Active pharmaceutical ingredients
As pharmaceutical companies develop new drugs, they need efficient and compliant ways of measuring active pharmaceutical ingredients (APIs) to ensure the stability, uniformity, and bioavailability of pharmaceutical compounds.
Organic compounds, mostly consisting of light elements such as carbon or nitrogen, are widely used as APIs in the pharmaceutical industry and for other applications such as in the development of food dyes. Because APIs are often directly administered to humans for health treatment, there are specific quality control requirements.
Due to the low density of organic compounds, the absorption of X-rays in APIs is weak, making it possible to use transmission diffraction techniques for data acquisition. There are certain advantages of transmission compared to reflection measurements. Using reflection, the penetration depth of X-rays is high due to the weak absorption, which has a negative impact on both the position accuracy and resolution of the measurement. Additionally, the crystallographic structure of many organic compounds exhibits strong preferred orientation effects in reflection, an effect that is minimized using transmission diffraction techniques.
The preferred orientation of APIs has a strong influence on reflection intensities. The intensities of reflection measurements (black plot) do not match reference intensities (blue vertical indicators), but transmission data measurements (green plot) match reference intensities well.
X-ray diffraction analysis
Polymorphism in crystallography is a phenomenon in which the solid chemical form of a molecule exists in more than one crystalline structure. These forms differ somewhat in physical and, sometimes, chemical properties, although their solutions and vapors are identical. This has a strong effect on APIs, as their physiological effect can vary from polymorph to polymorph. Therefore, it’s important to identify and control the polymorphic composition of APIs in pharmaceutical formulations. Thanks to its sensitivity to differences in the crystallographic structure, X-ray diffraction (XRD) analysis has emerged as the gold standard for the determination of polymorphism.
XRD pattern of Rimonabant Polymorphs I and II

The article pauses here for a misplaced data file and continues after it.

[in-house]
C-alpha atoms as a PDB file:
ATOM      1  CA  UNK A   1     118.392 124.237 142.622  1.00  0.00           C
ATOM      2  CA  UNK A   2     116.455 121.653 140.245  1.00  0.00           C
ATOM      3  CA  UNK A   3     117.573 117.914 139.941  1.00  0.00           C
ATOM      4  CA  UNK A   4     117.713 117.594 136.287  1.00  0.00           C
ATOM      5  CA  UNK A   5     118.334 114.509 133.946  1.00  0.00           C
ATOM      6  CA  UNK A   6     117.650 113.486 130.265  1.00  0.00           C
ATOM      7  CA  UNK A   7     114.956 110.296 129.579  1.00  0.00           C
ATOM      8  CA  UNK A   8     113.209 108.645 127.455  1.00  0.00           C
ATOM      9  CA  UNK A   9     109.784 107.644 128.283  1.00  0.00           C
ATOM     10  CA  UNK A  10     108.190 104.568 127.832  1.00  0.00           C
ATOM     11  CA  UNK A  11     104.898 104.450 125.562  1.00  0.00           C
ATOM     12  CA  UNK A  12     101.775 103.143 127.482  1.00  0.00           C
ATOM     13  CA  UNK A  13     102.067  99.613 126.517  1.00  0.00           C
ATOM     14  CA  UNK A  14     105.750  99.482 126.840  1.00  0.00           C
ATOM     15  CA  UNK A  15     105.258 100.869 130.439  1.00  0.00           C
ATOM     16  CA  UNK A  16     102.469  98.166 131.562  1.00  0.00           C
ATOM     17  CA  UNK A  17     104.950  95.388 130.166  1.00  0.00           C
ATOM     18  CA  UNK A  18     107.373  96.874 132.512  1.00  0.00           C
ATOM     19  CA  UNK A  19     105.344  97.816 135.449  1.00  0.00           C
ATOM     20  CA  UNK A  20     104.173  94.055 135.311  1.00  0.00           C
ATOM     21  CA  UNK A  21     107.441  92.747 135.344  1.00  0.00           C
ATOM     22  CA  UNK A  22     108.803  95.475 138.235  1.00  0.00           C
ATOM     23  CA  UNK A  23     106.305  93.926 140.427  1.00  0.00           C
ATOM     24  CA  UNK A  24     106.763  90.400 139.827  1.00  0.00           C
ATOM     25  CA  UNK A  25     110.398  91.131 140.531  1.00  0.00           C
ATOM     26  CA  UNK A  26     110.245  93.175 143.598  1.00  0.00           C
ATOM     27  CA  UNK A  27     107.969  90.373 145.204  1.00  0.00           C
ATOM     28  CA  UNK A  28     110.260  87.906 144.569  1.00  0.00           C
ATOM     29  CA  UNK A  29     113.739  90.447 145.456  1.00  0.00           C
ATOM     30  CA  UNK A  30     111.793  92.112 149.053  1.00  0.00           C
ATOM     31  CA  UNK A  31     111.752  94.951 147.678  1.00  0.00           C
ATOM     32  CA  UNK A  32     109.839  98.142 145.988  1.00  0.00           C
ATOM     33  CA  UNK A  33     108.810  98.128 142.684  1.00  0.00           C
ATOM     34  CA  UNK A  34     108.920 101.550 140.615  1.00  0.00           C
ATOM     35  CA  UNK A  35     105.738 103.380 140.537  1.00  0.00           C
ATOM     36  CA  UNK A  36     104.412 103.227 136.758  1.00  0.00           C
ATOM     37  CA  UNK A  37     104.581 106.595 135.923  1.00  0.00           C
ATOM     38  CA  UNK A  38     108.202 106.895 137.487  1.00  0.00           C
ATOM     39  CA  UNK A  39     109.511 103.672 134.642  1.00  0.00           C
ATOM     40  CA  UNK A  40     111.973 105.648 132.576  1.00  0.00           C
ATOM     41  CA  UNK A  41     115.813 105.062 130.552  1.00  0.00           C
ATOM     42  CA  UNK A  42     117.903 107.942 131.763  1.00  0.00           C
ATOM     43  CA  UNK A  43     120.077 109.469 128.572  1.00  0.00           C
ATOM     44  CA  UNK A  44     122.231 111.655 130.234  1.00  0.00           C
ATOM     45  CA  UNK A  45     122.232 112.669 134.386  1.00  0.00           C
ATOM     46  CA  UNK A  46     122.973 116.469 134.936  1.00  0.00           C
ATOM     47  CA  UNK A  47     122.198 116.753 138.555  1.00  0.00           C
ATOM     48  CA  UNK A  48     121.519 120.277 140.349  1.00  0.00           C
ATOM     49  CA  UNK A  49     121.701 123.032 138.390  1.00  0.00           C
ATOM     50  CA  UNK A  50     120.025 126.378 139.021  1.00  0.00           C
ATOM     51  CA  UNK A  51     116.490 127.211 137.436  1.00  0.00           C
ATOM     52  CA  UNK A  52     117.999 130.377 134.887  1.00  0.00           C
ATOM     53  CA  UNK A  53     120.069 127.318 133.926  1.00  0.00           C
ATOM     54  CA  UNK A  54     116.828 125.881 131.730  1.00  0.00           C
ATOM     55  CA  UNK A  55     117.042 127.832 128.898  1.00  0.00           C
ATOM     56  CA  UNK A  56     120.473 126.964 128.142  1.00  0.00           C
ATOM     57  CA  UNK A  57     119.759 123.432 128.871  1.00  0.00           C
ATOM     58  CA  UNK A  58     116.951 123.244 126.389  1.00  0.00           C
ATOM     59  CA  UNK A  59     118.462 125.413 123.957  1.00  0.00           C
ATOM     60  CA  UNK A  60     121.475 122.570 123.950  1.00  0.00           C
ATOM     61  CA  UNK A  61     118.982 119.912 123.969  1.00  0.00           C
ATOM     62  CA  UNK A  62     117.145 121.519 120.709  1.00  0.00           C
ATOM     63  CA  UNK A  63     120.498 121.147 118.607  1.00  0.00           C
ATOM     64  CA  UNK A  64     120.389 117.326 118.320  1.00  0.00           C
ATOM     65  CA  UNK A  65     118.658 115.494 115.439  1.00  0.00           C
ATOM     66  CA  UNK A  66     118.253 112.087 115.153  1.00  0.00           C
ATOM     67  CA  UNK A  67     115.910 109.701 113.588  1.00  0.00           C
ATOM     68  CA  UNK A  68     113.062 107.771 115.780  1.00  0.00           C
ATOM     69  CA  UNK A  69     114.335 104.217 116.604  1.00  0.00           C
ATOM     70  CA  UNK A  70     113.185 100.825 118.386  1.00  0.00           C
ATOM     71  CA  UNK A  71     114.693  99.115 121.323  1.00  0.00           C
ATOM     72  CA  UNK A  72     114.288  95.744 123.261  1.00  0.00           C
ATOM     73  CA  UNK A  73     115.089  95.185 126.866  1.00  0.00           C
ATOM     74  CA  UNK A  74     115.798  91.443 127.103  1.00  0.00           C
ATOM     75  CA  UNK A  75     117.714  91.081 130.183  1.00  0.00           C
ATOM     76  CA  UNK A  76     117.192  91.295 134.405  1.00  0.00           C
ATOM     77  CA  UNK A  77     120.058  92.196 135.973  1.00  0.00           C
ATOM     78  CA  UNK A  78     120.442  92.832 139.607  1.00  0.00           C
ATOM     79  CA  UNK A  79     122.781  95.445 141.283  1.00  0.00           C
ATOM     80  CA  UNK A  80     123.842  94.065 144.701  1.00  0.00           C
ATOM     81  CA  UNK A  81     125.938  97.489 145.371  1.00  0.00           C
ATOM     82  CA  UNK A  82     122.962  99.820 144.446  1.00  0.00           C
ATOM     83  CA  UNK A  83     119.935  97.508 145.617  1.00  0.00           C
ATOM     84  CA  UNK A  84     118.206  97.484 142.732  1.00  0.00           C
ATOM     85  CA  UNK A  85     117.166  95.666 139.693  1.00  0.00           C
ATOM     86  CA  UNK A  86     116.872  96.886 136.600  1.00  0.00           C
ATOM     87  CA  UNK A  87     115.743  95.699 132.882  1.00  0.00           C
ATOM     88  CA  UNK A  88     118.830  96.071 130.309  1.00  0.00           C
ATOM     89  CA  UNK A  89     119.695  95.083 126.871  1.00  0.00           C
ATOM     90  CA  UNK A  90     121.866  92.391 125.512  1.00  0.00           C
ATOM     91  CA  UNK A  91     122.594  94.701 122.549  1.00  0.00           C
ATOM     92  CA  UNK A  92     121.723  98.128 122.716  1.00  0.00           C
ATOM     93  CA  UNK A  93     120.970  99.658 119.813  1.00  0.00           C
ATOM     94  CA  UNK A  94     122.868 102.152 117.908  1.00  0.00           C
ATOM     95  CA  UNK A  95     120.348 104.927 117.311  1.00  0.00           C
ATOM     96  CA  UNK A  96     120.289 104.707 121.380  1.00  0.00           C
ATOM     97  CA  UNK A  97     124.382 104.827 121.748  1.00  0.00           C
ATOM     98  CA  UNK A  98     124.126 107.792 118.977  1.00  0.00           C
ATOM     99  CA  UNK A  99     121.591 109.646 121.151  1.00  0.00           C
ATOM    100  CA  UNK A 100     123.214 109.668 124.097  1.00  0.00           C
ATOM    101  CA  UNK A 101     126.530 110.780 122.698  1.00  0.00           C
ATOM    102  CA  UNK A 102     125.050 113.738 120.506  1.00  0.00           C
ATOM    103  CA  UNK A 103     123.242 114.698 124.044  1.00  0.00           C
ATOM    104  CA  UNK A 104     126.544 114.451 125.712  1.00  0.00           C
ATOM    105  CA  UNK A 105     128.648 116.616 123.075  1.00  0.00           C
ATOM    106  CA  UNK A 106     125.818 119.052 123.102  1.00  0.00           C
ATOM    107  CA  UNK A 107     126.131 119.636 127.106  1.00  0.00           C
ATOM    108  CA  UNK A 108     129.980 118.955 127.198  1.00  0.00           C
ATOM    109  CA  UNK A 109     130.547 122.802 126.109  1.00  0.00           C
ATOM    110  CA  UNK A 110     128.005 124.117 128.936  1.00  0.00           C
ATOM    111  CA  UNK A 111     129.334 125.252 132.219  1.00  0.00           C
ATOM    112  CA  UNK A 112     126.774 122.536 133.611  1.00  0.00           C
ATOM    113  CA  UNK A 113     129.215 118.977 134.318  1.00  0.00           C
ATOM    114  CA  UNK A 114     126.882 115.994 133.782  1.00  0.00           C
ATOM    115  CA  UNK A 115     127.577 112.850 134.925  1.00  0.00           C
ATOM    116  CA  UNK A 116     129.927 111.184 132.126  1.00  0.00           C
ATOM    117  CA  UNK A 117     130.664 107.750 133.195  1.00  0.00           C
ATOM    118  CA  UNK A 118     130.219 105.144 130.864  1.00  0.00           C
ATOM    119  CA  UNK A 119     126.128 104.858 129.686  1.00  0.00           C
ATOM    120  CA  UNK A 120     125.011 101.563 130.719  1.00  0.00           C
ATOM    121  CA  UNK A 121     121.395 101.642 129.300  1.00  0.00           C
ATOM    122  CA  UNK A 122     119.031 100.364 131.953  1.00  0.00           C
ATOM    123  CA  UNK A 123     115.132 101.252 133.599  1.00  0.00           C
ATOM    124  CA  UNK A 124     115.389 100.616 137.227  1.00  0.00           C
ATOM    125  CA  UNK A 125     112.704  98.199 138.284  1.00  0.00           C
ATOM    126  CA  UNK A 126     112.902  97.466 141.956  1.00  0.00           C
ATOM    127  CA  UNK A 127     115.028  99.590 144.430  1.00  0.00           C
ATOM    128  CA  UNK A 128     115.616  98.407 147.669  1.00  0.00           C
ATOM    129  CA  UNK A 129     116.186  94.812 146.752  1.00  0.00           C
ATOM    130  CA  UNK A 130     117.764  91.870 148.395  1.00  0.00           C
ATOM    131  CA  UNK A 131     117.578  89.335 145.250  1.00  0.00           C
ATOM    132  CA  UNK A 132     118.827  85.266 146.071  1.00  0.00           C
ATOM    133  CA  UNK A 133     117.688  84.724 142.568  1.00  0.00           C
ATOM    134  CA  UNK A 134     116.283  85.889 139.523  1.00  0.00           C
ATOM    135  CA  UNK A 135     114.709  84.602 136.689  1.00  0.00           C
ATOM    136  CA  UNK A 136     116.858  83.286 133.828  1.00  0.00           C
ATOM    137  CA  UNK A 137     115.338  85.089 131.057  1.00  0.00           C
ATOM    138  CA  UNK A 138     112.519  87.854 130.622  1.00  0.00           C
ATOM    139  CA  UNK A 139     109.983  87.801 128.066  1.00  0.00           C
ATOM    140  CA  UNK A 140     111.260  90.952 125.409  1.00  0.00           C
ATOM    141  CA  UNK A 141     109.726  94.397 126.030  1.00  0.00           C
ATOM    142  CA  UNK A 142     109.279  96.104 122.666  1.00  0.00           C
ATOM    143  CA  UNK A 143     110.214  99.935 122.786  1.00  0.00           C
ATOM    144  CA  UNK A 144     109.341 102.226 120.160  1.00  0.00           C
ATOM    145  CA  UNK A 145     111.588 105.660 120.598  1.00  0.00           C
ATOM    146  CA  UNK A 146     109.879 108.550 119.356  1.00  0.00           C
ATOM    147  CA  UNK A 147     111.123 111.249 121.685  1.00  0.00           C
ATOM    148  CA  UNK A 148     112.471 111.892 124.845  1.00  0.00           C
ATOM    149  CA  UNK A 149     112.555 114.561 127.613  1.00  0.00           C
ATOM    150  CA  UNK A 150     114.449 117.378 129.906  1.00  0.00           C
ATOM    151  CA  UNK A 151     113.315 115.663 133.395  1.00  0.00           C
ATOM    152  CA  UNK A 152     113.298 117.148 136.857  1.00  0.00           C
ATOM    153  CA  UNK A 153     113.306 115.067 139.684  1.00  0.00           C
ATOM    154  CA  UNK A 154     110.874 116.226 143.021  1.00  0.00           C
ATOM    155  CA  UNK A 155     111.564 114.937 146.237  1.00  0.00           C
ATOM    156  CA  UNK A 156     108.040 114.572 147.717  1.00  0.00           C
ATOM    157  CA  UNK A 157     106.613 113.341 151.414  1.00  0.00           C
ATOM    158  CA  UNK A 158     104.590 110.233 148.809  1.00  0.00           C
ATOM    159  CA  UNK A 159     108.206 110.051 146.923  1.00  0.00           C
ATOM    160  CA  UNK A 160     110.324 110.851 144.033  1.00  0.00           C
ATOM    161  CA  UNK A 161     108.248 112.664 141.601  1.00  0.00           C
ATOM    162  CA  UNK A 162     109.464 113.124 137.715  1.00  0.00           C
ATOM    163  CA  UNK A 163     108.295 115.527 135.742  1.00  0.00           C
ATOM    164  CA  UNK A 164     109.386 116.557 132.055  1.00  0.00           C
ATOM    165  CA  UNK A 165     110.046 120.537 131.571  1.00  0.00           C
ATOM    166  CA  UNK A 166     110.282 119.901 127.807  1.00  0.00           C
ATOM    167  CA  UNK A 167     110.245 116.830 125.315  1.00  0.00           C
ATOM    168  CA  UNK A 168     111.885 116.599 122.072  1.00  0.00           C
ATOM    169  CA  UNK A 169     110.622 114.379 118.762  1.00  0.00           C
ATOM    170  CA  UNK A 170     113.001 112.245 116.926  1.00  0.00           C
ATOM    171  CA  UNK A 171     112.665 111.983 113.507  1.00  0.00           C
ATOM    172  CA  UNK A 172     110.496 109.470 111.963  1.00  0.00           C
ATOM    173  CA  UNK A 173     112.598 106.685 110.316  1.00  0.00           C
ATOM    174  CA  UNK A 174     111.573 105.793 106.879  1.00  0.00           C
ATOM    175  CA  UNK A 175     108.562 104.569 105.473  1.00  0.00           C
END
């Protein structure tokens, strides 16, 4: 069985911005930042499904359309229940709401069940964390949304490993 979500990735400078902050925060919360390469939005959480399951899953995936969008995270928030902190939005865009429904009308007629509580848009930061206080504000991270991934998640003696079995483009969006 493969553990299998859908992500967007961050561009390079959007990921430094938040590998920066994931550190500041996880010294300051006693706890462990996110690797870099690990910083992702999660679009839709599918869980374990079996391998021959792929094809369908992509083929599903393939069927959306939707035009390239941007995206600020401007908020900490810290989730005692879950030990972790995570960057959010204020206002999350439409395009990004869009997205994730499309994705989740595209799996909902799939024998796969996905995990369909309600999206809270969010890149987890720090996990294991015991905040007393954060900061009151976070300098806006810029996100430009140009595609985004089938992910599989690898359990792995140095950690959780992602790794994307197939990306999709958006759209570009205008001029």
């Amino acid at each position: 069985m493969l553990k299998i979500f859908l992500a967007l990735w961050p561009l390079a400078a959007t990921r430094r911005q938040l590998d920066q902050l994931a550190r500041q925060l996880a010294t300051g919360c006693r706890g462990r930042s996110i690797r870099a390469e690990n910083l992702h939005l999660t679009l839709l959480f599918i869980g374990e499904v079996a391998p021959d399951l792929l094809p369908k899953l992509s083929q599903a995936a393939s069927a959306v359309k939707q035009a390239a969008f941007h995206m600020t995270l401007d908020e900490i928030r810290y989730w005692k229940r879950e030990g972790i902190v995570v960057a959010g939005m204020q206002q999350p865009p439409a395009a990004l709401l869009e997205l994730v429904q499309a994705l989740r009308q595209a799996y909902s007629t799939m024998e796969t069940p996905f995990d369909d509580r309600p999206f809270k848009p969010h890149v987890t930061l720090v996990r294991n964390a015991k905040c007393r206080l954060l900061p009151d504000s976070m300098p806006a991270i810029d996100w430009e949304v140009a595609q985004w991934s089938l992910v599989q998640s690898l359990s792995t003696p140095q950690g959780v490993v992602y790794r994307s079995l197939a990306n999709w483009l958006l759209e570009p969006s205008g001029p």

Scientists and quality control managers need convenient and compliant tools to analyze their materials, and the Thermo Scientific ARL EQUINOX X-ray Diffractometer addresses these needs by expediting data collection compared to other options.
Thanks to the instrument’s unique, curved position sensitive (CPS) detector, diffraction peaks are simultaneously measured in real time. The result is that researchers can determine the quality of pharmaceutical formulations—both in research labs and during the production process—in less than 10 minutes using transmission mode.
Due to its rugged design and the application of X-ray optics, the ARL EQUINOX Diffractometer is perfectly suited for both transmission and reflection measurements. Used together with the newly released Thermo Scientific SolstiX XRD Software with Security Suite, users can easily and conveniently comply with U.S. Food and Drug Administration’s Title 21 CFR Part 11 regulations.
The ARL EQUINOX 100 Diffractometer uses a high flux X-ray source with very low power consumption that eliminates the need for an external water chiller or other peripheral equipment, making it the most energy-efficient XRD solution available. Moreover, the instrument offers convenient and flexible API analysis for both novice and experienced users, without damaging the sample.
Analysis of several Ibuprofen formulations in transmission mode (EQUINOX 100)
Analysis of active pharmaceutical ingredients
Using the ARL EQUINOX Diffractometer for their X-ray diffraction analysis needs, pharmaceutical companies can easily characterize different physio-chemical properties of active pharmaceutical ingredients throughout the drug development pipeline. With the ability to meet compliance requirements while quickly and accurately confirming the quality of APIs, pharmaceutical companies can improve their pharmaceutical formulations as the demand for safer and more effective drugs continues to grow.
Dr. Simon Welzmiller is a Global Application Specialist XRD at Thermo Fisher Scientific.
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